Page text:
Dan Barker: Yeah. And it was interesting podcast last week or the last podcast on this series talking about databases actually, because it's very pertinent to a lot of the things that we're doing. We've had some connectivity issues and we've questioned, “Do we have any settings anywhere limiting connections?” And we've had this persistent issue of single connections are clearly being limited somewhere because they just hit a flat plateau and just stay there, and you can run 1000 of them and they'll increase linearly. But every one of them has the same limit. But we haven't been able to find it. And we were told very sternly, that there were no limits in the system anywhere. And we're still searching that one out, we're still trying to make sure that when we move more of our apps up there, that we are going to be able to connect our databases on premises, because we're not prepared to move them. At the same time we feel like that's going to be too big of a bang, right? To do all at once. So we're trying to do the apps and then the databases. We also have ... I mean, it's a normal enterprise, so a lot of apps talk to other apps' databases. So you gotta wean those off during that process as well or at least understand the connections. And we've had other things, so open communication like Slack is hard. I sometimes kind of suck at biting my tongue. And so I've made mistakes and I've said things I shouldn't have in public forums, and I know that others have argued and things. And so it's been really nice to be in a company where people forgive you rather than holding things against you because you said something when you're upset and in Slack, it's permanent.
Mike Julian: Right.
Dan Barker: You can delete it but I think that it's better-
Mike Julian: Someone saw it.
Dan Barker: Yeah, someone saw it, and I think it's better to leave it, to show that, "Look, you can recover from a failure like that." That's a failure of ... It's a different kind of failure than the technical failures. We often talk about DevOps, but I think it equally is important because we all have hard days and we have hard weeks or months or years.
Mike Julian: Right.
Dan Barker: And stressful situations that come up where you accidentally say something or type something that you wish you hadn't.
Mike Julian: Yeah.
Dan Barker: So it's a very forgiving culture. And that's a personal failure for me. But we've also had some of the technological failures and we've had a lot of questions on QA, what's going to happen to QA? And MBAs and other types of jobs like that. And for the most part, I've tried to share articles or other information but not specify a direction, because I want the leaders to emerge in those areas organically and then lead those teams through that.
Mike Julian: So all this has been pretty awesome, is really fascinating stuff. For those people that are listening that are also working in a similar organization or looking to start or perhaps in the middle of their DevOps transformation, what advice would you give them?
Dan Barker: So I guess the most important thing that I've learned is patience. You have to be patient. These are usually long transformations. Oh, they're really never-ending, I don't if you achieve the perfect culture and then you don't have to do anything. You'll repeat the same thing over and over again to the same people sometimes. And the way you say it one time will be the time they get it, just by changing up how you say it, or how you display it. And that takes patience to not ... Especially when they are like, "Hey, I totally understand this” and you're kind of happy, but you have that little happy frustration.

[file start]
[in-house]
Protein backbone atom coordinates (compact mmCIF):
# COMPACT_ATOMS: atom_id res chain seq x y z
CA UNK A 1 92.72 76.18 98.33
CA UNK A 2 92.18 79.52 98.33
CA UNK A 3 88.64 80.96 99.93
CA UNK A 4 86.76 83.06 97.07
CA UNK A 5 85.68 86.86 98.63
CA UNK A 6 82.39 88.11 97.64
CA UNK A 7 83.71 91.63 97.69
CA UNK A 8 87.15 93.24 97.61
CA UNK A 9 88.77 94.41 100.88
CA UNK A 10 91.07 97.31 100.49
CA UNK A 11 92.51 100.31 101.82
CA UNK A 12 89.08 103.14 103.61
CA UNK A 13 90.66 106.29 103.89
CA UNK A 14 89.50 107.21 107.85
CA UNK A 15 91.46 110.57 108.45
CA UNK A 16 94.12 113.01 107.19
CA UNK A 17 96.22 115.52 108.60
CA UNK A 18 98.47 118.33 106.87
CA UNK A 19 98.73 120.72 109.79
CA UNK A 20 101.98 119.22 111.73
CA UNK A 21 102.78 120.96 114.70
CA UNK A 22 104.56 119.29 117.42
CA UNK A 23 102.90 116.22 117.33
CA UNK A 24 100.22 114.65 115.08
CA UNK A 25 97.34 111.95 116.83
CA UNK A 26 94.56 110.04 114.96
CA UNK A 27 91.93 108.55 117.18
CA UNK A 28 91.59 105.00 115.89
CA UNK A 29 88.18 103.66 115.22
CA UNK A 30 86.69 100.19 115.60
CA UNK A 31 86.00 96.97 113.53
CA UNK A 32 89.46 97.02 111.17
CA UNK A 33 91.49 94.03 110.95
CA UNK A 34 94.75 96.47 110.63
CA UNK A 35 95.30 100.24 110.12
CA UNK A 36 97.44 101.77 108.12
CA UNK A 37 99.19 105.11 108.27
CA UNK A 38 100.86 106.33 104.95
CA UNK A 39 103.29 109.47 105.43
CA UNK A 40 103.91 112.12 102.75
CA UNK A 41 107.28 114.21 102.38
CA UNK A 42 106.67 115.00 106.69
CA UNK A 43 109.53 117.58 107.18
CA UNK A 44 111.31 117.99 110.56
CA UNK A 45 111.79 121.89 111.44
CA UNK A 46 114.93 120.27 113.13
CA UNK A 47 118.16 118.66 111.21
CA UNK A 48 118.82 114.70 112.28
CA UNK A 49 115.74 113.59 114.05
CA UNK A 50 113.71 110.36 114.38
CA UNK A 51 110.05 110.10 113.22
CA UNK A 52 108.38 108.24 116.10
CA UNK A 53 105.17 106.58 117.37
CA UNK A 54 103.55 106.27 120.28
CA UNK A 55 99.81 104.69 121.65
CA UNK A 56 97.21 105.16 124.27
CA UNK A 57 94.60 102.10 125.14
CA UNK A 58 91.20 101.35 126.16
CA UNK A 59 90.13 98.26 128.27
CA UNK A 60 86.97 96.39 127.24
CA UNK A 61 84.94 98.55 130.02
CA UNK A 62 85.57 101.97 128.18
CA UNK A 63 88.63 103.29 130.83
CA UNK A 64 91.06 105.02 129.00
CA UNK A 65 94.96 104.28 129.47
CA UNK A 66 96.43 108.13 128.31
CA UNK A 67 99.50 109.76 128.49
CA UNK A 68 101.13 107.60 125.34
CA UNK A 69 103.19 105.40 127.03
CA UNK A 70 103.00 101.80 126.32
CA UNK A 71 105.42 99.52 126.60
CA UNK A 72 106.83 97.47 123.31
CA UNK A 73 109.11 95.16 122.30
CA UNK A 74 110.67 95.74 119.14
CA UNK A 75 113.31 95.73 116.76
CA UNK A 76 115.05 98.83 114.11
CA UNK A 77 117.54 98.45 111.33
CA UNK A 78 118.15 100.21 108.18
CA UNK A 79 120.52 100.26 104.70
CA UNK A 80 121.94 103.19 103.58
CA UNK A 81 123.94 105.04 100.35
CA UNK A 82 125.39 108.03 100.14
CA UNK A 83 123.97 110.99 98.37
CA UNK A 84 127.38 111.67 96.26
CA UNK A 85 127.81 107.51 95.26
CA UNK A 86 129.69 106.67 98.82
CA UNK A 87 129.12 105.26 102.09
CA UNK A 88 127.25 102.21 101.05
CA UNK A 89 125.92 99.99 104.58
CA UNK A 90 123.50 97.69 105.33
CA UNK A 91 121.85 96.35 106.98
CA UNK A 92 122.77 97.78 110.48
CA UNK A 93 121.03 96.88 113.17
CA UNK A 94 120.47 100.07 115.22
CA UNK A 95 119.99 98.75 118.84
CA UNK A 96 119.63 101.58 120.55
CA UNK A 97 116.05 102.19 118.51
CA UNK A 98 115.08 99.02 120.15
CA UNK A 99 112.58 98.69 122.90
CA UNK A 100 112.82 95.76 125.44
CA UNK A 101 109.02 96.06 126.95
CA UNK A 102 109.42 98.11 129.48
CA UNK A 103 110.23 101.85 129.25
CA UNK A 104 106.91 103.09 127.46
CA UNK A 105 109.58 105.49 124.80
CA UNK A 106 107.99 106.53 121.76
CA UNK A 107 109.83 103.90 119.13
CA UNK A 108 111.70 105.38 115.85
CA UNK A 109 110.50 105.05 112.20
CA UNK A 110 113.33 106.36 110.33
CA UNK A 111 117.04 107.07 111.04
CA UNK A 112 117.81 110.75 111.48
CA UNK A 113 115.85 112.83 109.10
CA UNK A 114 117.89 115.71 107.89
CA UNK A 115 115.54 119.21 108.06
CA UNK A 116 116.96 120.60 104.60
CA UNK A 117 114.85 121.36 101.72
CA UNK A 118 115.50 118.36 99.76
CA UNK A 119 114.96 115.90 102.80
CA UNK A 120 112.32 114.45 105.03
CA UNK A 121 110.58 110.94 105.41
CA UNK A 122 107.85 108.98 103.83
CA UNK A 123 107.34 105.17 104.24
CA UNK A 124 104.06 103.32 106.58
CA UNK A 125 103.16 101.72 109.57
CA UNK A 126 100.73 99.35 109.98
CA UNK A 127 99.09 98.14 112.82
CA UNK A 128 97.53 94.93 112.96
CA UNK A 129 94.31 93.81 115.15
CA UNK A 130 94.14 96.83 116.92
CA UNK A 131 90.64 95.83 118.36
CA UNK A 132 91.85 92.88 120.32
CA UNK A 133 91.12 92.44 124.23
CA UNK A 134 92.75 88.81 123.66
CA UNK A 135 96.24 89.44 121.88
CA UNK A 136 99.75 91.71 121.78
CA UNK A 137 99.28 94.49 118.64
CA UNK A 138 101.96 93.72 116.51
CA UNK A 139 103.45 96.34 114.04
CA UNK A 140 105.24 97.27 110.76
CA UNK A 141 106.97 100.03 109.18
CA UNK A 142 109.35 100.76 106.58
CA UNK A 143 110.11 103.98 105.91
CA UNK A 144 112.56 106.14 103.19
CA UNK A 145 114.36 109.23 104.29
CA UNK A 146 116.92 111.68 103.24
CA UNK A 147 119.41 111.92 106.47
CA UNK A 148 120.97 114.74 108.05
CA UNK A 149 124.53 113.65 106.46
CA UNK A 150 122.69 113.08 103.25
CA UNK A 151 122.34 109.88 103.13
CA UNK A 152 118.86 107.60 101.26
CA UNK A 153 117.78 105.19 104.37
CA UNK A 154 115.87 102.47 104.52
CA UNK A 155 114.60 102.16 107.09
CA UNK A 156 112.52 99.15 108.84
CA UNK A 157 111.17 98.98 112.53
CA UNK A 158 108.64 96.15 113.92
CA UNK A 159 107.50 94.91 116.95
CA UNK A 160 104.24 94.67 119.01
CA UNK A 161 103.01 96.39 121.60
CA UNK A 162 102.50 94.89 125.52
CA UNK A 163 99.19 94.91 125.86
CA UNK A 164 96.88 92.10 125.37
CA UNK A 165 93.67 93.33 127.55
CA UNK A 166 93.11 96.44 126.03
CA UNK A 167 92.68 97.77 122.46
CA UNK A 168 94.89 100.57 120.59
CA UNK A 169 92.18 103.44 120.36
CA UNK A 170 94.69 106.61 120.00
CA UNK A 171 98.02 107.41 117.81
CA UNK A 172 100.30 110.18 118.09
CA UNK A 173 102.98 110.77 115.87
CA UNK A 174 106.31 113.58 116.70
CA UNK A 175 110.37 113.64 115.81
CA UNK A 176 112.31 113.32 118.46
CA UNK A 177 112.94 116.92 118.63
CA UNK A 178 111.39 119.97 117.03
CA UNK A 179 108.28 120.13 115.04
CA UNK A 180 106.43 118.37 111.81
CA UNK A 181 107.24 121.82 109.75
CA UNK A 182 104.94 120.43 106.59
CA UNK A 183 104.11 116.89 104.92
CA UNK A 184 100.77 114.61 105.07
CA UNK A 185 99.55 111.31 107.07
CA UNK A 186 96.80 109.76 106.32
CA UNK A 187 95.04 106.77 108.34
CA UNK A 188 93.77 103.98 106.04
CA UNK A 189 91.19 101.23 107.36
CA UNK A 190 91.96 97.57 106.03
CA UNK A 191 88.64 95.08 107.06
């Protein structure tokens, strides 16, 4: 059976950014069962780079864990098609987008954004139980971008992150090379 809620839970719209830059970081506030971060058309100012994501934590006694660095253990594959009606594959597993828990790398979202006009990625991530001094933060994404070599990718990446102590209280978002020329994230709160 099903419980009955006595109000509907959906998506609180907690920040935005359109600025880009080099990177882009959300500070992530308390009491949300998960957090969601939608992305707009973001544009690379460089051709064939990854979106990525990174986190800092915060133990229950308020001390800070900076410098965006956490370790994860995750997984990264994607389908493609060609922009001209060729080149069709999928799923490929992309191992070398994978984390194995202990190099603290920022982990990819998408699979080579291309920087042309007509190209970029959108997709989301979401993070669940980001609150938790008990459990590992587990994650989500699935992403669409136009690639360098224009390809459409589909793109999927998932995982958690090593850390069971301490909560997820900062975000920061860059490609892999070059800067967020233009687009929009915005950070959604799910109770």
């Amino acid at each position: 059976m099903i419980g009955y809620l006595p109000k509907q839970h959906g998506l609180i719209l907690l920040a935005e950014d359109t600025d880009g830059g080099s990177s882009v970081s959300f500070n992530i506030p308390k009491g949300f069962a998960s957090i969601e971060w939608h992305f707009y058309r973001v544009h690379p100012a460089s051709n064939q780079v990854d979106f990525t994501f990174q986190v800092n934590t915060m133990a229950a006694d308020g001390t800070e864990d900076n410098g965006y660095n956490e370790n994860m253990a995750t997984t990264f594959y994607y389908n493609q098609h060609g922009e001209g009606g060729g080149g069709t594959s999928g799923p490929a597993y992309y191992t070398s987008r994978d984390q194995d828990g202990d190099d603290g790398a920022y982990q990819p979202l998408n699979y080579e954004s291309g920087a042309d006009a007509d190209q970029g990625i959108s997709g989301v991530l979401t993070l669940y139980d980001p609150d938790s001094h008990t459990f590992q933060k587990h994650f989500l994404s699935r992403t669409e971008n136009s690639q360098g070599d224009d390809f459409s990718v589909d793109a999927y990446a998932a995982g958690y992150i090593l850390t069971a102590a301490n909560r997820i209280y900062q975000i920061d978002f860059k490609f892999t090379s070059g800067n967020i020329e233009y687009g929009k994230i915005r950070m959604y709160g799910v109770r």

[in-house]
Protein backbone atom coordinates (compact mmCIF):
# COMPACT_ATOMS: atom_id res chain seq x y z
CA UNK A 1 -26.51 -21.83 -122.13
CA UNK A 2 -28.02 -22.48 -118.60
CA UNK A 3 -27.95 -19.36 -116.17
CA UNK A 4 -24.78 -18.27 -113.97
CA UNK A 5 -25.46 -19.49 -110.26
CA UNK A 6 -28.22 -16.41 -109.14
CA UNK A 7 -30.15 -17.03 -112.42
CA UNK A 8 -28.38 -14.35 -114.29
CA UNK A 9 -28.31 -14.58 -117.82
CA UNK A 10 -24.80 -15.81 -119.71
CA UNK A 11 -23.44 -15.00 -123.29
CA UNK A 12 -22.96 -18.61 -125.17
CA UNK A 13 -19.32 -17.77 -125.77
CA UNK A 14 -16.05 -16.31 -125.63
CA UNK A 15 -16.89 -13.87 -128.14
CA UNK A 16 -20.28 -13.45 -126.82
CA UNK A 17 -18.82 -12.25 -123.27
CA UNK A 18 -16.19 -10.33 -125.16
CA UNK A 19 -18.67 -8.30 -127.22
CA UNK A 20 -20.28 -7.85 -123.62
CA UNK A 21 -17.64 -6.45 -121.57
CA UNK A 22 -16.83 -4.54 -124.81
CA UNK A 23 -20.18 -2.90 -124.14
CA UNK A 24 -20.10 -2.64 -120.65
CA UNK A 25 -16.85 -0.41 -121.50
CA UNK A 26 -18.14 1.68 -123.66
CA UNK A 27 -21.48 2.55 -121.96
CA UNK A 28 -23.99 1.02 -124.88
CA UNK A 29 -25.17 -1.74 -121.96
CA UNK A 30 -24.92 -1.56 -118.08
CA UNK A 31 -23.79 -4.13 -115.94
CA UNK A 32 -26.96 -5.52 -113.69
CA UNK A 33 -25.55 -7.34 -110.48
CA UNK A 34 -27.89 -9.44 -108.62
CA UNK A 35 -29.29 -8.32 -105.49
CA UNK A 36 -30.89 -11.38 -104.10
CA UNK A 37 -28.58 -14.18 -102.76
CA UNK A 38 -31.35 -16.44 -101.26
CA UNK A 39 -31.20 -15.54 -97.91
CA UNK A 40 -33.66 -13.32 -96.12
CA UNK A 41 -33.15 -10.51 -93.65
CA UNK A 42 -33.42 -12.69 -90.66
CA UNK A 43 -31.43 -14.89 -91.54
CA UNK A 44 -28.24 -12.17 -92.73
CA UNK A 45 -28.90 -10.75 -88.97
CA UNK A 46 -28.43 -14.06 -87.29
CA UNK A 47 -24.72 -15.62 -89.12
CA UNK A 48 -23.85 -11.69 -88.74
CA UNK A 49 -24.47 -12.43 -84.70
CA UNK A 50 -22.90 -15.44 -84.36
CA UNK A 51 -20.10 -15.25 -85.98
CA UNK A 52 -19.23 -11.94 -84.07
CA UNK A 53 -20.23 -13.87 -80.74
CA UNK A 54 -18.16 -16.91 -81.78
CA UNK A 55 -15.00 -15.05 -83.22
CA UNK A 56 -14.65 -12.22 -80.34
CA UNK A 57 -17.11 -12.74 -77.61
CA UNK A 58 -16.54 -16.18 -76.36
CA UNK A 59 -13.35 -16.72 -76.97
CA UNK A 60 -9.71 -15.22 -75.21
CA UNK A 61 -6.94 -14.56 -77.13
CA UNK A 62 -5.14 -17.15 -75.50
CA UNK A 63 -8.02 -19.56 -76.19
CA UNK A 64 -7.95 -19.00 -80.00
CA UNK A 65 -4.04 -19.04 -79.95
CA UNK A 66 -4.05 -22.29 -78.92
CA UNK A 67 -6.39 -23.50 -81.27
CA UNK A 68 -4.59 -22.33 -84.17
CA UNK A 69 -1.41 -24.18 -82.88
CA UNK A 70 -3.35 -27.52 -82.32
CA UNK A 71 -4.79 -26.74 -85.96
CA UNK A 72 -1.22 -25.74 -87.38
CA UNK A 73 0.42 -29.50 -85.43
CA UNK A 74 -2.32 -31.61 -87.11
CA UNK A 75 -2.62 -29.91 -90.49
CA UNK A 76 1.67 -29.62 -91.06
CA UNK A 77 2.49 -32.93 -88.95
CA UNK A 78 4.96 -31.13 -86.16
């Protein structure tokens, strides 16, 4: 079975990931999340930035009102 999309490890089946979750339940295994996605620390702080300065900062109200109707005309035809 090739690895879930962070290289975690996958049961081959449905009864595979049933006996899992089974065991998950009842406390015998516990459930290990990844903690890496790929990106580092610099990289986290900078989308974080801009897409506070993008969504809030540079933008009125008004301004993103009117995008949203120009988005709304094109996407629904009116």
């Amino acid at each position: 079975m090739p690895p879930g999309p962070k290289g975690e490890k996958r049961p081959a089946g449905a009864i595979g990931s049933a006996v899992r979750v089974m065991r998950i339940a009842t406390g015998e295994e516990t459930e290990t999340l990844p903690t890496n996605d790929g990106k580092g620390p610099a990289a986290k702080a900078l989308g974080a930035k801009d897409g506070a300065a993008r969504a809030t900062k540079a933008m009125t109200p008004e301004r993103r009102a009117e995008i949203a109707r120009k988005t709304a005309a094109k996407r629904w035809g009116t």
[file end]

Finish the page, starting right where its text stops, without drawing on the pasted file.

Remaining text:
Mike Julian: Right.
Dan Barker: [crosstalk 00:40:55]. And so I try to place the blame on myself in those situations of, I need to figure out how to say it differently every time rather than just saying it the same way; and the change needs to be organic, but supported from the top. So we can't force anything into the culture, we can create opportunities like Slack, or like GitLab, where there's more open communication and it's easier to interact with each other. We can provide those platforms somewhat by force, although when I provided Slack, it was adopted in an insane way. We didn't expect we had to quickly buy more license because we were hitting our license limit very quickly. And then we had to offer training and a rollout plan which we hadn't planned on doing. It was just going to be our IT department.
Dan Barker: And then the business unit started getting involved and legal and everybody… It's a real battle of maintaining patients throughout the long haul and then trying to play catch-up when the dominoes start to fall. The same thing happened with GitLab and so I would say be patient, offer as many opportunities for learning or collaboration as possible and let people choose whether they want to do something, whether or not you think they'll succeed or fail. Just let them do it. Even spending several weeks on something that you think is going to fail or may not be as big of a value to the company might spur tons of innovation in the future from that person. So you often have to kind of let them ... Give them some goals to achieve. You can't just let people go do whatever they want, without any type of limit, but usually we'll try to have some goals but then some free time to do extra stuff and letting people go and lead those initiatives and not have it just, "Well, you're not a manager so you can't lead." So that's kind of the core of what I would do. But all of that is [inaudible 00:43:28] patience.
Mike Julian: Right.
Dan Barker: I was in the military for 12 years. So I learned patience.
Mike Julian: Oh, yes. Well, thank you so much for joining me. This has been great. Where can people find out more about you and your work?
Dan Barker: So all of my information is on danbarker.codes
— that's C-O-D-E-S. And you can also check out naic.org
for all additional information around NAIC and our initiative and get our State Ahead document, any of our fiscal budget proposals. And then all my information is on danbarker.codes
, all my presentations, where I'll be speaking next.
Mike Julian: That's awesome. Well, thank you so much for joining me.
Dan Barker: Yeah, thank you very much, Mike. I appreciate it.
Mike Julian: Thank you to our dear listeners for listening to the Real World DevOps podcast. If you want to stay up to date on the latest episodes, you can find us at realworlddevops.com
and on iTunes, Google Play or wherever it is you get your podcasts. I'll see you folks in the next episode.